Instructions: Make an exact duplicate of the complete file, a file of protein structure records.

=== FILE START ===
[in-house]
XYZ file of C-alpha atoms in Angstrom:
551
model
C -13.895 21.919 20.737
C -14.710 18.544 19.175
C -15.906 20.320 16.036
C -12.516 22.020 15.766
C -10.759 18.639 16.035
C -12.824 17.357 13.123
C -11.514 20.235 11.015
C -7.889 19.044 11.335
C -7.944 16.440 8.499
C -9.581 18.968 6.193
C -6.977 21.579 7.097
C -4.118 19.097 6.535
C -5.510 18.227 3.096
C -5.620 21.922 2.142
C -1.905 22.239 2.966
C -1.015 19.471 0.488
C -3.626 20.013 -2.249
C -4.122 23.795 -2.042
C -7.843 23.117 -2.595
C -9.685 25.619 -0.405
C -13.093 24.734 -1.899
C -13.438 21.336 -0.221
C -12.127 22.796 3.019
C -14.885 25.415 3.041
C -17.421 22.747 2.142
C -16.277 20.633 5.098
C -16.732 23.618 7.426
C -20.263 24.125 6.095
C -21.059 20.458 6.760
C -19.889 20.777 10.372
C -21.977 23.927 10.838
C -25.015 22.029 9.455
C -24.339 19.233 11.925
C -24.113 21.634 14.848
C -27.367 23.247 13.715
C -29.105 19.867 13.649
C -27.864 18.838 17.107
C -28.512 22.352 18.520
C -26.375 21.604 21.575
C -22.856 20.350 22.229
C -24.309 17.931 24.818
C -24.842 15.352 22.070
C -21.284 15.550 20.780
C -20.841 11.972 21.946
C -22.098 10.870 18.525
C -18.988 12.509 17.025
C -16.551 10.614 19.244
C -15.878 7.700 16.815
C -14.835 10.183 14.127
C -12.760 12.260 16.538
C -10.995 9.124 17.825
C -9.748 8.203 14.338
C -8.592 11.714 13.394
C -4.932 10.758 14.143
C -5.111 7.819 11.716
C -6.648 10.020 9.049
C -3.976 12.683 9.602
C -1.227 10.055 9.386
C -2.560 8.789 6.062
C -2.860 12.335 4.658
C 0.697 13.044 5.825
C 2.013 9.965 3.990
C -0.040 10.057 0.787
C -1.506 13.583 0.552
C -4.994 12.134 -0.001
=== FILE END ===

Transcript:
[in-house]
XYZ file of C-alpha atoms in Angstrom:
551
model
C -13.895 21.919 20.737
C -14.710 18.544 19.175
C -15.906 20.320 16.036
C -12.516 22.020 15.766
C -10.759 18.639 16.035
C -12.824 17.357 13.123
C -11.514 20.235 11.015
C -7.889 19.044 11.335
C -7.944 16.440 8.499
C -9.581 18.968 6.193
C -6.977 21.579 7.097
C -4.118 19.097 6.535
C -5.510 18.227 3.096
C -5.620 21.922 2.142
C -1.905 22.239 2.966
C -1.015 19.471 0.488
C -3.626 20.013 -2.249
C -4.122 23.795 -2.042
C -7.843 23.117 -2.595
C -9.685 25.619 -0.405
C -13.093 24.734 -1.899
C -13.438 21.336 -0.221
C -12.127 22.796 3.019
C -14.885 25.415 3.041
C -17.421 22.747 2.142
C -16.277 20.633 5.098
C -16.732 23.618 7.426
C -20.263 24.125 6.095
C -21.059 20.458 6.760
C -19.889 20.777 10.372
C -21.977 23.927 10.838
C -25.015 22.029 9.455
C -24.339 19.233 11.925
C -24.113 21.634 14.848
C -27.367 23.247 13.715
C -29.105 19.867 13.649
C -27.864 18.838 17.107
C -28.512 22.352 18.520
C -26.375 21.604 21.575
C -22.856 20.350 22.229
C -24.309 17.931 24.818
C -24.842 15.352 22.070
C -21.284 15.550 20.780
C -20.841 11.972 21.946
C -22.098 10.870 18.525
C -18.988 12.509 17.025
C -16.551 10.614 19.244
C -15.878 7.700 16.815
C -14.835 10.183 14.127
C -12.760 12.260 16.538
C -10.995 9.124 17.825
C -9.748 8.203 14.338
C -8.592 11.714 13.394
C -4.932 10.758 14.143
C -5.111 7.819 11.716
C -6.648 10.020 9.049
C -3.976 12.683 9.602
C -1.227 10.055 9.386
C -2.560 8.789 6.062
C -2.860 12.335 4.658
C 0.697 13.044 5.825
C 2.013 9.965 3.990
C -0.040 10.057 0.787
C -1.506 13.583 0.552
C -4.994 12.134 -0.001